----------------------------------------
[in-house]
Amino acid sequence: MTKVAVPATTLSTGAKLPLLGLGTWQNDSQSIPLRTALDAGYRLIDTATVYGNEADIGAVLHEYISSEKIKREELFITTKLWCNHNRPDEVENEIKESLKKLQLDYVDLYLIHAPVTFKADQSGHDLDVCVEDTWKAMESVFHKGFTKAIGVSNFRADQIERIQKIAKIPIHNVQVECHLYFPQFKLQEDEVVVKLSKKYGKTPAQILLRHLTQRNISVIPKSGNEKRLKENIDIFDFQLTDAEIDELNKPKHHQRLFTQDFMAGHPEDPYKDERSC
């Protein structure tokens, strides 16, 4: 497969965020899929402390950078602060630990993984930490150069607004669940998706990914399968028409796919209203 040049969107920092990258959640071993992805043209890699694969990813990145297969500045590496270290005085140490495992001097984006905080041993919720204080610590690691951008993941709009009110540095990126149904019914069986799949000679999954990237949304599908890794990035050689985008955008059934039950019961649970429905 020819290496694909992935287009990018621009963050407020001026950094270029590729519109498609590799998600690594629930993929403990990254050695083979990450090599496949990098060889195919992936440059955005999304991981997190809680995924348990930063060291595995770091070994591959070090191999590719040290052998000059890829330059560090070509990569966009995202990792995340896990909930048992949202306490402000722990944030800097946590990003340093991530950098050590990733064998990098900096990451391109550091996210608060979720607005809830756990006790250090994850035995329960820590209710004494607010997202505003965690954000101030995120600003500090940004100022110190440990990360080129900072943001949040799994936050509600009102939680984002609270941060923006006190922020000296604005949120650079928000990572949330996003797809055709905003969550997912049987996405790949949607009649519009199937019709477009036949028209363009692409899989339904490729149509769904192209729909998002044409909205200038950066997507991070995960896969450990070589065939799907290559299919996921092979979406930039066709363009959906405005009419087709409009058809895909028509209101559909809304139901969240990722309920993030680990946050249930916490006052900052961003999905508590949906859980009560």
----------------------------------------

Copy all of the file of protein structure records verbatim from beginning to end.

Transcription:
[in-house]
Amino acid sequence: MTKVAVPATTLSTGAKLPLLGLGTWQNDSQSIPLRTALDAGYRLIDTATVYGNEADIGAVLHEYISSEKIKREELFITTKLWCNHNRPDEVENEIKESLKKLQLDYVDLYLIHAPVTFKADQSGHDLDVCVEDTWKAMESVFHKGFTKAIGVSNFRADQIERIQKIAKIPIHNVQVECHLYFPQFKLQEDEVVVKLSKKYGKTPAQILLRHLTQRNISVIPKSGNEKRLKENIDIFDFQLTDAEIDELNKPKHHQRLFTQDFMAGHPEDPYKDERSC
């Protein structure tokens, strides 16, 4: 497969965020899929402390950078602060630990993984930490150069607004669940998706990914399968028409796919209203 040049969107920092990258959640071993992805043209890699694969990813990145297969500045590496270290005085140490495992001097984006905080041993919720204080610590690691951008993941709009009110540095990126149904019914069986799949000679999954990237949304599908890794990035050689985008955008059934039950019961649970429905 020819290496694909992935287009990018621009963050407020001026950094270029590729519109498609590799998600690594629930993929403990990254050695083979990450090599496949990098060889195919992936440059955005999304991981997190809680995924348990930063060291595995770091070994591959070090191999590719040290052998000059890829330059560090070509990569966009995202990792995340896990909930048992949202306490402000722990944030800097946590990003340093991530950098050590990733064998990098900096990451391109550091996210608060979720607005809830756990006790250090994850035995329960820590209710004494607010997202505003965690954000101030995120600003500090940004100022110190440990990360080129900072943001949040799994936050509600009102939680984002609270941060923006006190922020000296604005949120650079928000990572949330996003797809055709905003969550997912049987996405790949949607009649519009199937019709477009036949028209363009692409899989339904490729149509769904192209729909998002044409909205200038950066997507991070995960896969450990070589065939799907290559299919996921092979979406930039066709363009959906405005009419087709409009058809895909028509209101559909809304139901969240990722309920993030680990946050249930916490006052900052961003999905508590949906859980009560």